Lockheed Martin Emerges Largely Unscathed in Pentagon Budget

The Pentagon's 2013 spending plan endorses Lockheed's F-35 program.

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The Obama administration's new military spending plan is good news for defense-aerospace giant Lockheed Martin, but bad news for combat truck and submarine builders, defense and Wall Street analysts say.

The $525 billion Defense Department budget plan features some weapon program terminations and changes. Analysts say Lockheed fared the best, while General Dynamics took a hit.

Pentagon officials made only minor changes to the F-35 fighter program, keeping intact plans to buy more than 2,400 models. That move gives a major boost to Lockheed, analysts said.

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"Lockheed Martin appears to be the biggest winner in the Pentagon's new spending priorities, despite a slowing in the rate at which its signature F-35 fighter programs will ramp up," said Loren Thompson of the Lexington Institute. "The Pentagon has confirmed its plan to buy all 2,443 F-35s … rather than slashing production goals or eliminating one of the three variants."

That is one reason Wall Street, which has grown leery of defense firms as annual spending has shrunk, continues to judge Lockheed's stock with high marks. Morgan Stanley issued a white paper this week after the Pentagon's Monday budget rollout that concluded Lockheed stock "is expected to be in line" with the financial firm's projections over the next year.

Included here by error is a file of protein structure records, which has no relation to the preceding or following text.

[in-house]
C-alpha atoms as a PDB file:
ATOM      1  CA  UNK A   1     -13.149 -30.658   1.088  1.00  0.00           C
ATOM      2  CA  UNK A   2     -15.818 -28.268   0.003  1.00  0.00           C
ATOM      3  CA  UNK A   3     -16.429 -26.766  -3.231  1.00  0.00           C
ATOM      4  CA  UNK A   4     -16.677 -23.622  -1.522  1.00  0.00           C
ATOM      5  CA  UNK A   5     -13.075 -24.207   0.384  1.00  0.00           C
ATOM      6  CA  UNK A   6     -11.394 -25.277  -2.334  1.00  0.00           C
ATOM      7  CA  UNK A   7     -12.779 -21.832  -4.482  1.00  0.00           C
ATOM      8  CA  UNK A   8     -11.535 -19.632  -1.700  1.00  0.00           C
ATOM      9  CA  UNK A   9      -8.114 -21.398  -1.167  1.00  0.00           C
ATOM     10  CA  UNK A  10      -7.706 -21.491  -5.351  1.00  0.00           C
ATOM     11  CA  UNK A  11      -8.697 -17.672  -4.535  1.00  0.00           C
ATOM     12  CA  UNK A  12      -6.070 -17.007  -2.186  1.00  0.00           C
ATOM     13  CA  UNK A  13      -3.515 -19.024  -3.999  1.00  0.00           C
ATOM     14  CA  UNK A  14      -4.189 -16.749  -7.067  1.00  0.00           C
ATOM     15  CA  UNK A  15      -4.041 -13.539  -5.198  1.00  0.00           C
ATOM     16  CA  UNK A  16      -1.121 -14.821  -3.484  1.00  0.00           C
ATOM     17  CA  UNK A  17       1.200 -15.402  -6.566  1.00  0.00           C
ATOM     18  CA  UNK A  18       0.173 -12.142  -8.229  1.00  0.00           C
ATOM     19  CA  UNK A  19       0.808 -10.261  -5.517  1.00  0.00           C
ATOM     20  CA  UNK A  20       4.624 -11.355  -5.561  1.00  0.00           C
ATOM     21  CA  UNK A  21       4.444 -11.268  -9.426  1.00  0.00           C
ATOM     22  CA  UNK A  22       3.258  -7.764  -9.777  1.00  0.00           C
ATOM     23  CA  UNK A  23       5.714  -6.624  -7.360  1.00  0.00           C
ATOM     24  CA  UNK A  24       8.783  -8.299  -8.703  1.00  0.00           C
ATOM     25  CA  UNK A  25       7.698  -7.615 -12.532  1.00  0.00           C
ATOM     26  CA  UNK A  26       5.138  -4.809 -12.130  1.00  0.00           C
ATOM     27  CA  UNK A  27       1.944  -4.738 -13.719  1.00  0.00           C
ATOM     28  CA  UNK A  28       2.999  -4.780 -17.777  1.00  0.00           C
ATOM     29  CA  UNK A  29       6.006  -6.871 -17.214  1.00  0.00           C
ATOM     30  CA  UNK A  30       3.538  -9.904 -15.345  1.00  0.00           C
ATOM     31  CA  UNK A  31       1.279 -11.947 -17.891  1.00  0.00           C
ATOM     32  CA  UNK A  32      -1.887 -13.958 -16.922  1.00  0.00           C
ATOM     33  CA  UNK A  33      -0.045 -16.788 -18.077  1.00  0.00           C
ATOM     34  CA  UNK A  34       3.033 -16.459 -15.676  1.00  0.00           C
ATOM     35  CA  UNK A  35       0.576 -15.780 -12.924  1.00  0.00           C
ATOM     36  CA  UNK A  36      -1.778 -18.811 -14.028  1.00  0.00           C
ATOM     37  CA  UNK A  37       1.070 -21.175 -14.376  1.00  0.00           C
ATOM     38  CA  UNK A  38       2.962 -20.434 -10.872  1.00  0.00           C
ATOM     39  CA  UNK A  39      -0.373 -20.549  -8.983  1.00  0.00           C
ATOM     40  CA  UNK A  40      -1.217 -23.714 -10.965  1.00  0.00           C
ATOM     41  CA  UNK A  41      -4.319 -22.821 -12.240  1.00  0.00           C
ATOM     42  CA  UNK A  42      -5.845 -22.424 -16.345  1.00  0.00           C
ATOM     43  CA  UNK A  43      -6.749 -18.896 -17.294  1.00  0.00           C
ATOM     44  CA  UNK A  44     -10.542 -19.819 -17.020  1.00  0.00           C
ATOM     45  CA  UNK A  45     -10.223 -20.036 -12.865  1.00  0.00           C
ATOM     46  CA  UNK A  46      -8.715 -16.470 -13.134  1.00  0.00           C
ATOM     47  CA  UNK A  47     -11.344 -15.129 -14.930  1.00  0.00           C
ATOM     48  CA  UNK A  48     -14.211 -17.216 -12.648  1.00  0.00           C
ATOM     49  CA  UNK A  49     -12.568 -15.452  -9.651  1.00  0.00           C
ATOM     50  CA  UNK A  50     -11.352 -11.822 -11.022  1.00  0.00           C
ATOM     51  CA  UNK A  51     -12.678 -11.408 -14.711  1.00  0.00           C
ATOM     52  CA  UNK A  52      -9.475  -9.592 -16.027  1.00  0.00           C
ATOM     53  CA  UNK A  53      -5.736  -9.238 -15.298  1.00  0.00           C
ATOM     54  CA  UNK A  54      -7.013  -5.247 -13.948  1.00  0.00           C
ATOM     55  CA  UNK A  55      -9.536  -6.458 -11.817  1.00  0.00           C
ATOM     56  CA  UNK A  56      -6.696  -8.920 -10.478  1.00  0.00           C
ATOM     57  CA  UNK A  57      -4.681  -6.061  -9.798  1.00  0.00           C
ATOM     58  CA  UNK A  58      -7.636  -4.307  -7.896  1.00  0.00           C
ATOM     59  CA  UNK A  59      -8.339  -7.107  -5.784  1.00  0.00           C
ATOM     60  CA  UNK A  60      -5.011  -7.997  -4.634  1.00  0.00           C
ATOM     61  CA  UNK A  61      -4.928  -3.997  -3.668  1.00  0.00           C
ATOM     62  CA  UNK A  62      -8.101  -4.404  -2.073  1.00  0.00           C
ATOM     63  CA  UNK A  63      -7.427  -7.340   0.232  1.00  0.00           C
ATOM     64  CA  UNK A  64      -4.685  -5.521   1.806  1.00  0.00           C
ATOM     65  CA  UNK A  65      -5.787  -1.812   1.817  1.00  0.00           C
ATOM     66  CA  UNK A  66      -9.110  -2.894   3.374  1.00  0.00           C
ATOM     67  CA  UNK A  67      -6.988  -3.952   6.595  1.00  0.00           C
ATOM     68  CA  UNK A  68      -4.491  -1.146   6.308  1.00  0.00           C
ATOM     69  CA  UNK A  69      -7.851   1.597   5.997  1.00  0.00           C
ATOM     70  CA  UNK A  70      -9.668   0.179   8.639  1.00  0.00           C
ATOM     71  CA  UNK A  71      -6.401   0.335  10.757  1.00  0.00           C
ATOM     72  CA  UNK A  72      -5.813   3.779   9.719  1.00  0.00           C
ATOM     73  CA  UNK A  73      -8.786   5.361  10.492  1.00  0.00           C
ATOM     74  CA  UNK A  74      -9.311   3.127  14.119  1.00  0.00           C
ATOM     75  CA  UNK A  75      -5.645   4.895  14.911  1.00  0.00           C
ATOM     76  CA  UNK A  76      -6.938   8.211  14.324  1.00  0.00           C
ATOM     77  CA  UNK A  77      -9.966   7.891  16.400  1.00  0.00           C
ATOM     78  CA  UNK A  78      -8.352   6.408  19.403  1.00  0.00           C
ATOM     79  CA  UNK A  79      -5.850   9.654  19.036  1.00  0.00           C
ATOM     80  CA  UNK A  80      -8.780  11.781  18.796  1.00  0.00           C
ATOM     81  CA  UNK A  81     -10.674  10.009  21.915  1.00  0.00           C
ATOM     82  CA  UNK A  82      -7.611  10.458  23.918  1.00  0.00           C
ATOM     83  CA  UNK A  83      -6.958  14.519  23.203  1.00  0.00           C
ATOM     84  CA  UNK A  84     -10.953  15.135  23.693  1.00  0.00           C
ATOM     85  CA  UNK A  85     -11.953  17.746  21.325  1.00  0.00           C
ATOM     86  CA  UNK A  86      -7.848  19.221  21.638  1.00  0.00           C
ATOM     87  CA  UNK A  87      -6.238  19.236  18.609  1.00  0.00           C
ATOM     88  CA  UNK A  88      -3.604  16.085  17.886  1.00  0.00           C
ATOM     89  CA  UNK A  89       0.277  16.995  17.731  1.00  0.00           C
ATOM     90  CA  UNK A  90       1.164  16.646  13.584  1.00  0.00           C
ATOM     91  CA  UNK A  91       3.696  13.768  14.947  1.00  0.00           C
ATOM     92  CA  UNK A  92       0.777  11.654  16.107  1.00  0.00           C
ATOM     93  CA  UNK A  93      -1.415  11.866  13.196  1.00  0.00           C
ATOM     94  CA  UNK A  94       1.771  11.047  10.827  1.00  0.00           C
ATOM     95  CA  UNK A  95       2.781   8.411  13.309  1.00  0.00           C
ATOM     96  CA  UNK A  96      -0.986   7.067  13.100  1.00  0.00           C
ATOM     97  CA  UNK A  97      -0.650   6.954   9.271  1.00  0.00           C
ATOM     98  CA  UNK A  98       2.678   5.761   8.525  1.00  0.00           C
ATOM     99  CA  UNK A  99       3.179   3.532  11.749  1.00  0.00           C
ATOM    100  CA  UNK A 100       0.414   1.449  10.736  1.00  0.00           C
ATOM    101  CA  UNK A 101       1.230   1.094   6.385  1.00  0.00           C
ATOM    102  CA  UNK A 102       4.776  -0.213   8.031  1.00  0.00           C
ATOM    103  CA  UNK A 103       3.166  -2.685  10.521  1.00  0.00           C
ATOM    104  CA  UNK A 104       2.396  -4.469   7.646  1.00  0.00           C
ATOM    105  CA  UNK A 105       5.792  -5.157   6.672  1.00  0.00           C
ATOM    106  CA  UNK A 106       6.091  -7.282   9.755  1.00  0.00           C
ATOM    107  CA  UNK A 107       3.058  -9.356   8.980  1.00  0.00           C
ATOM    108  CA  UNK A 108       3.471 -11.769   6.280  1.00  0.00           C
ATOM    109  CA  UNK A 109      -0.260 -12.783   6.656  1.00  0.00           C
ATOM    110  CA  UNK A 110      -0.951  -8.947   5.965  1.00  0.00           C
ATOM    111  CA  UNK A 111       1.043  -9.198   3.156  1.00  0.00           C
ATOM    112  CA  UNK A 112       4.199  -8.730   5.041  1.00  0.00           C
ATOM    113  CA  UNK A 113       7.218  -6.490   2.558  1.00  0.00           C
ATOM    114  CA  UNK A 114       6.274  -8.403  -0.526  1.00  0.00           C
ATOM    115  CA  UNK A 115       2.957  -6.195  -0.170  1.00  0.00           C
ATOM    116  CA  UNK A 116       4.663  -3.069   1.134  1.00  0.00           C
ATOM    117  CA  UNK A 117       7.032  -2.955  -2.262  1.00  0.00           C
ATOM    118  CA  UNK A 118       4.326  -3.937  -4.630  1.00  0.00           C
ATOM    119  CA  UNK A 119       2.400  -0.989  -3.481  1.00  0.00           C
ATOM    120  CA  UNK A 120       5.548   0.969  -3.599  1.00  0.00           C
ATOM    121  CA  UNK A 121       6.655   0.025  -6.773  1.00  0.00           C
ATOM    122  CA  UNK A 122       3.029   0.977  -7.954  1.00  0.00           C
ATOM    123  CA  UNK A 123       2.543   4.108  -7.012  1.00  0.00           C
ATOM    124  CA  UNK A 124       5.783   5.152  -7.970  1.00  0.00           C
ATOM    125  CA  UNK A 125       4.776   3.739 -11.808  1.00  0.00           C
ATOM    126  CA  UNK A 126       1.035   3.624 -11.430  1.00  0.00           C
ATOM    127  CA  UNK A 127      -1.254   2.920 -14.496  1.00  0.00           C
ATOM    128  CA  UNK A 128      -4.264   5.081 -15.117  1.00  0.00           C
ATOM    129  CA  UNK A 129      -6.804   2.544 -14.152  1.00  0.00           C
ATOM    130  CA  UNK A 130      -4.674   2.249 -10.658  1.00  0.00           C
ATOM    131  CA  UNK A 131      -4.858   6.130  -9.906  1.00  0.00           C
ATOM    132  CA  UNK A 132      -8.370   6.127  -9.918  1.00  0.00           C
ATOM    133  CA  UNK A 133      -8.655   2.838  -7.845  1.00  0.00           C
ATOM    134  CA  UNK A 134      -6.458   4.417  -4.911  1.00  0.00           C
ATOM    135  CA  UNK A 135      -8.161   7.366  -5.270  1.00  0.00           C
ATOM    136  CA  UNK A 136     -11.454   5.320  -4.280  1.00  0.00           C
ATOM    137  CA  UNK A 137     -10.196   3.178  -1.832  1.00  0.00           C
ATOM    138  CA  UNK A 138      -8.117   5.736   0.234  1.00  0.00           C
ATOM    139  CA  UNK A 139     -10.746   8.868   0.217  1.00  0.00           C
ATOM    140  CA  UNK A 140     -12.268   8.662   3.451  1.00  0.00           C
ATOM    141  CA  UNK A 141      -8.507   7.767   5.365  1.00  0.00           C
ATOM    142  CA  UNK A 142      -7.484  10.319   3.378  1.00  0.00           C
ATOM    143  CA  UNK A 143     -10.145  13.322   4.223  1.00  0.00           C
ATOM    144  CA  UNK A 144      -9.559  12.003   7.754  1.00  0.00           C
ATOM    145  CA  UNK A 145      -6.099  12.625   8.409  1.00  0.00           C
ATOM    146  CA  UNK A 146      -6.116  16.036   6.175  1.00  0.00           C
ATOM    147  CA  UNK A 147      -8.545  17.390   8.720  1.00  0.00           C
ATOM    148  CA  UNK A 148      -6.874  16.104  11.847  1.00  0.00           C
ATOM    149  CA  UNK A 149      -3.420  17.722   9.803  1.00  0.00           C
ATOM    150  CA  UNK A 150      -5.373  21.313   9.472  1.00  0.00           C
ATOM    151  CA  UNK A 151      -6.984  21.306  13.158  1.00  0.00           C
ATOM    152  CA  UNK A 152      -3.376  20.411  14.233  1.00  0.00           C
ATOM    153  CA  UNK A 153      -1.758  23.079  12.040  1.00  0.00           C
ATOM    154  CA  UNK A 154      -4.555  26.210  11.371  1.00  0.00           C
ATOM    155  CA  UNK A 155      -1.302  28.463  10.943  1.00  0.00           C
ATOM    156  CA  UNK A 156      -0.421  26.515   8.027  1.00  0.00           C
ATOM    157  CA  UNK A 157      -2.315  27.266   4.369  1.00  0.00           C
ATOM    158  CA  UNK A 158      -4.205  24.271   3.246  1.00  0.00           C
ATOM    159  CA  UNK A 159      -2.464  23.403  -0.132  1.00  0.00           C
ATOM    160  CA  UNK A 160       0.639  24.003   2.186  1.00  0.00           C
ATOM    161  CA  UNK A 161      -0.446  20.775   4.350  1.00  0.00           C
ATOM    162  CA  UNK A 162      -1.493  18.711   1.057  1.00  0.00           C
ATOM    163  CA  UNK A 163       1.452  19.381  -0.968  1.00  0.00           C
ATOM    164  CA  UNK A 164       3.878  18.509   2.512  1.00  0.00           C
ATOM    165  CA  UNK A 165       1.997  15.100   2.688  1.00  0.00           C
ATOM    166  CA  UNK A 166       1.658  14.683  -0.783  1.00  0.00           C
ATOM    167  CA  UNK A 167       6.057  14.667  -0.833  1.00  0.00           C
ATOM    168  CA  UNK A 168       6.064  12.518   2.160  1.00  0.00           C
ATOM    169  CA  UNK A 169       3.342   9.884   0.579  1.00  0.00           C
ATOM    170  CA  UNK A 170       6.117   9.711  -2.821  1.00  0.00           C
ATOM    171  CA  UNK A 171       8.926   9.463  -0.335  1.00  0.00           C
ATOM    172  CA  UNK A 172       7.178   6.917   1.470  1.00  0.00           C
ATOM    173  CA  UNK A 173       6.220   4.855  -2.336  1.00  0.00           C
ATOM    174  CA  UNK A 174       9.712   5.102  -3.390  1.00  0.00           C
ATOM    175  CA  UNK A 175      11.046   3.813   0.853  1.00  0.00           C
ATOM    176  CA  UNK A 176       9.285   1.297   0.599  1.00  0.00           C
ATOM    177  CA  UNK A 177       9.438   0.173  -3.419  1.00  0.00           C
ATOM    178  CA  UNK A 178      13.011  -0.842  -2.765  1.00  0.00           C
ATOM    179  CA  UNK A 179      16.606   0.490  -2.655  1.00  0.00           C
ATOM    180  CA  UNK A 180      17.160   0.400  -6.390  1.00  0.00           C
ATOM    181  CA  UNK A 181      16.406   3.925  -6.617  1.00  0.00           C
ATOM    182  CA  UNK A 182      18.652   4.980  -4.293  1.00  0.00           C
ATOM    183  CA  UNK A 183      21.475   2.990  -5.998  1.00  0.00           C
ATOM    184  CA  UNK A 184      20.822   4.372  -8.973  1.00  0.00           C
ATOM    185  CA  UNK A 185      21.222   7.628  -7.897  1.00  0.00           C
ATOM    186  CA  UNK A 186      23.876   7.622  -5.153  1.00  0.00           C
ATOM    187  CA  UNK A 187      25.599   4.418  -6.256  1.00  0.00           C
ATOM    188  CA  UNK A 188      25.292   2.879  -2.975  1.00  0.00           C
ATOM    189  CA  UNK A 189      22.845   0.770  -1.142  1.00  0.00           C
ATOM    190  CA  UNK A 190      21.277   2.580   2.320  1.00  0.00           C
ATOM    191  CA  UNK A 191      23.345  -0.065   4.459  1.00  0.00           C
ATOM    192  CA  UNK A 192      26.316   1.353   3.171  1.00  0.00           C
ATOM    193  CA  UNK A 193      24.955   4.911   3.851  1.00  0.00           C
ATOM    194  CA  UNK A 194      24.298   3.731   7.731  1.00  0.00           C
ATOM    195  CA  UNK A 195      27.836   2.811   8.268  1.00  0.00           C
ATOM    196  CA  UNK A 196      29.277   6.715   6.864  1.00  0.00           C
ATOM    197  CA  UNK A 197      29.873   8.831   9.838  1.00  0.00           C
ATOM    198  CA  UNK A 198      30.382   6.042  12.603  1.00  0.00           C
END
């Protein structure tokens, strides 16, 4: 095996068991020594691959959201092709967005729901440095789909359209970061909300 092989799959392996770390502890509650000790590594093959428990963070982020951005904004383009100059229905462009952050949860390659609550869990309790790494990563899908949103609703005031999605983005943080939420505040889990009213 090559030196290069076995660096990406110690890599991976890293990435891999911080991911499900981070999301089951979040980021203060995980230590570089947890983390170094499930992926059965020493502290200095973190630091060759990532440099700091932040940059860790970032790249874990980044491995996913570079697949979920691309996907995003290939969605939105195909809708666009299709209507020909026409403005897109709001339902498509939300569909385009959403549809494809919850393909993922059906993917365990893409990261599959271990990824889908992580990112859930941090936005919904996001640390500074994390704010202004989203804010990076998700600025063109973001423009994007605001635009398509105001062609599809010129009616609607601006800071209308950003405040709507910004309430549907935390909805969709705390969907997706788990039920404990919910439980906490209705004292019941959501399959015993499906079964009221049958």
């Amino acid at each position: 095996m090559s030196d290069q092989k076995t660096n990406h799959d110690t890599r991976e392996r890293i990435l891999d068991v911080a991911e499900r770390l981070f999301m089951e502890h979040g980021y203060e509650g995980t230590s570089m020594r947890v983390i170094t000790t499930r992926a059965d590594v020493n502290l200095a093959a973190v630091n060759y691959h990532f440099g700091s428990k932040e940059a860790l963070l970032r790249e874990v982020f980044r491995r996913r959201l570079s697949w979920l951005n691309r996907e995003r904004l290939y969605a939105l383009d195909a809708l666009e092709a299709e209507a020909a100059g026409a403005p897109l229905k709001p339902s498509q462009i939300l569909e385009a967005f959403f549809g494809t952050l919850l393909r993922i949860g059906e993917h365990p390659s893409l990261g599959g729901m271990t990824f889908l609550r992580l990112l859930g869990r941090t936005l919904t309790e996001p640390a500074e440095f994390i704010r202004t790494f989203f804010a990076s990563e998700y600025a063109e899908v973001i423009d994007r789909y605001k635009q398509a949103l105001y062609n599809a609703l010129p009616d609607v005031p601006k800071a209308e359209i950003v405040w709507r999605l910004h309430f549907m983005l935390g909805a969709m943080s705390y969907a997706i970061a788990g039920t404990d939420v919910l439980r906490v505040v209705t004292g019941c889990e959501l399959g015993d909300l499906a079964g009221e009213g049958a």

There are other reasons Wall Street is looking kindly upon Lockheed. The Pentagon's budget endorses the Navy's Littoral Combat Ship program and "fully funds every satellite program Lockheed is building," Thompson said. The spending plan also provides classified "funding for a new constellation of spy satellites that the company was awarded a contract for last fall," Thompson said.

Another winner in the budget plan is Raytheon.

Morgan Stanley is projecting Raytheon's stock will perform "in line" with projections. The firm "suffered only minimal damage" in the 2013 Pentagon budget, largely because it has positioned itself well through its electronics business, Thompson said. As the military relies more and more on upgrading existing platforms, Raytheon will be in line to do that work.

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Among the losers were the makers of some Navy ships, like General Dynamics, which makes nuclear-capable submarines. Jim McAleese, who runs a defense consultancy based near Washington, ranked GD at the bottom of his winners-and-losers lists.

Other losers were heavy truck makers like Oshkosh, analysts said.

"Army ground [vehicle] programs were hit particularly hard," McAleese said. The Army canceled an effort to upgrade its Humvee fleet, and cut hundreds of millions from a number of wheeled and tracked combat vehicle programs.

"Oshkosh bet the farm on Army programs, but it is finding the Army is having a very difficult time following through on any of its plans," Thompson said.

McAleese, in a briefing for Wall Street, noted the Army's decision to fully fund its Joint Light Tactical Vehicle program is the "lone bright spot" in the spending plan for combat truck manufacturers.

But the list of companies mulling a bid for that multimillion-dollar tender have yet to formally declare whether they will even compete.

Why?

"Because the Army," Thompson said, "simply has an awful track record on its procurement plans."